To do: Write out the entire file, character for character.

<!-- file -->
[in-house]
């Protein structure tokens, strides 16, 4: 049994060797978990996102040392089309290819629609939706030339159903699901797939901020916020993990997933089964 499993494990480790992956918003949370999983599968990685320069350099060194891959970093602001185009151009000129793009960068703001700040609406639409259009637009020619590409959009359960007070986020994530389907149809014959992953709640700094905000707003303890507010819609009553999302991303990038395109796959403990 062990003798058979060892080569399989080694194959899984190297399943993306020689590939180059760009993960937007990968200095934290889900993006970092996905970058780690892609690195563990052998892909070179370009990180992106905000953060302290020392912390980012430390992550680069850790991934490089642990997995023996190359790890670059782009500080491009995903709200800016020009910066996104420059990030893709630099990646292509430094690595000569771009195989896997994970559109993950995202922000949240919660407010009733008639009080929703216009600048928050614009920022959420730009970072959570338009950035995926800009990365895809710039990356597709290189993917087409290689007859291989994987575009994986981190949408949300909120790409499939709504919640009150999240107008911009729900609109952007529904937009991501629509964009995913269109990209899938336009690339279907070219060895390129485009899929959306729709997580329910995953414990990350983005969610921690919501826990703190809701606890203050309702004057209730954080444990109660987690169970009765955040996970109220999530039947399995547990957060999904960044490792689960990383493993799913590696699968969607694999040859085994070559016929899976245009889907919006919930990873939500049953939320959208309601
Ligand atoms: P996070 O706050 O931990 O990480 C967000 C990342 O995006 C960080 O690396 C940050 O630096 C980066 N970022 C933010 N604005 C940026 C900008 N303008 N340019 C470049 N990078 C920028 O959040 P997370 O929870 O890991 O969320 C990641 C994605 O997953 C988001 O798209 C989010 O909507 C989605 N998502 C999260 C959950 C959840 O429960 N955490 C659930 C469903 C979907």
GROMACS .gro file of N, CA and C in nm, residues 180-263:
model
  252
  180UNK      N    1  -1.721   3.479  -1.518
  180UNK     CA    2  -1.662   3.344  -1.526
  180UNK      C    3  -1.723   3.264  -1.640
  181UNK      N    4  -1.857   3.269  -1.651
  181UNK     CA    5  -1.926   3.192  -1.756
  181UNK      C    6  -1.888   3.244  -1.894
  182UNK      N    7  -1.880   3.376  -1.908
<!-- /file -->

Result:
[in-house]
């Protein structure tokens, strides 16, 4: 049994060797978990996102040392089309290819629609939706030339159903699901797939901020916020993990997933089964 499993494990480790992956918003949370999983599968990685320069350099060194891959970093602001185009151009000129793009960068703001700040609406639409259009637009020619590409959009359960007070986020994530389907149809014959992953709640700094905000707003303890507010819609009553999302991303990038395109796959403990 062990003798058979060892080569399989080694194959899984190297399943993306020689590939180059760009993960937007990968200095934290889900993006970092996905970058780690892609690195563990052998892909070179370009990180992106905000953060302290020392912390980012430390992550680069850790991934490089642990997995023996190359790890670059782009500080491009995903709200800016020009910066996104420059990030893709630099990646292509430094690595000569771009195989896997994970559109993950995202922000949240919660407010009733008639009080929703216009600048928050614009920022959420730009970072959570338009950035995926800009990365895809710039990356597709290189993917087409290689007859291989994987575009994986981190949408949300909120790409499939709504919640009150999240107008911009729900609109952007529904937009991501629509964009995913269109990209899938336009690339279907070219060895390129485009899929959306729709997580329910995953414990990350983005969610921690919501826990703190809701606890203050309702004057209730954080444990109660987690169970009765955040996970109220999530039947399995547990957060999904960044490792689960990383493993799913590696699968969607694999040859085994070559016929899976245009889907919006919930990873939500049953939320959208309601
Ligand atoms: P996070 O706050 O931990 O990480 C967000 C990342 O995006 C960080 O690396 C940050 O630096 C980066 N970022 C933010 N604005 C940026 C900008 N303008 N340019 C470049 N990078 C920028 O959040 P997370 O929870 O890991 O969320 C990641 C994605 O997953 C988001 O798209 C989010 O909507 C989605 N998502 C999260 C959950 C959840 O429960 N955490 C659930 C469903 C979907």
GROMACS .gro file of N, CA and C in nm, residues 180-263:
model
  252
  180UNK      N    1  -1.721   3.479  -1.518
  180UNK     CA    2  -1.662   3.344  -1.526
  180UNK      C    3  -1.723   3.264  -1.640
  181UNK      N    4  -1.857   3.269  -1.651
  181UNK     CA    5  -1.926   3.192  -1.756
  181UNK      C    6  -1.888   3.244  -1.894
  182UNK      N    7  -1.880   3.376  -1.908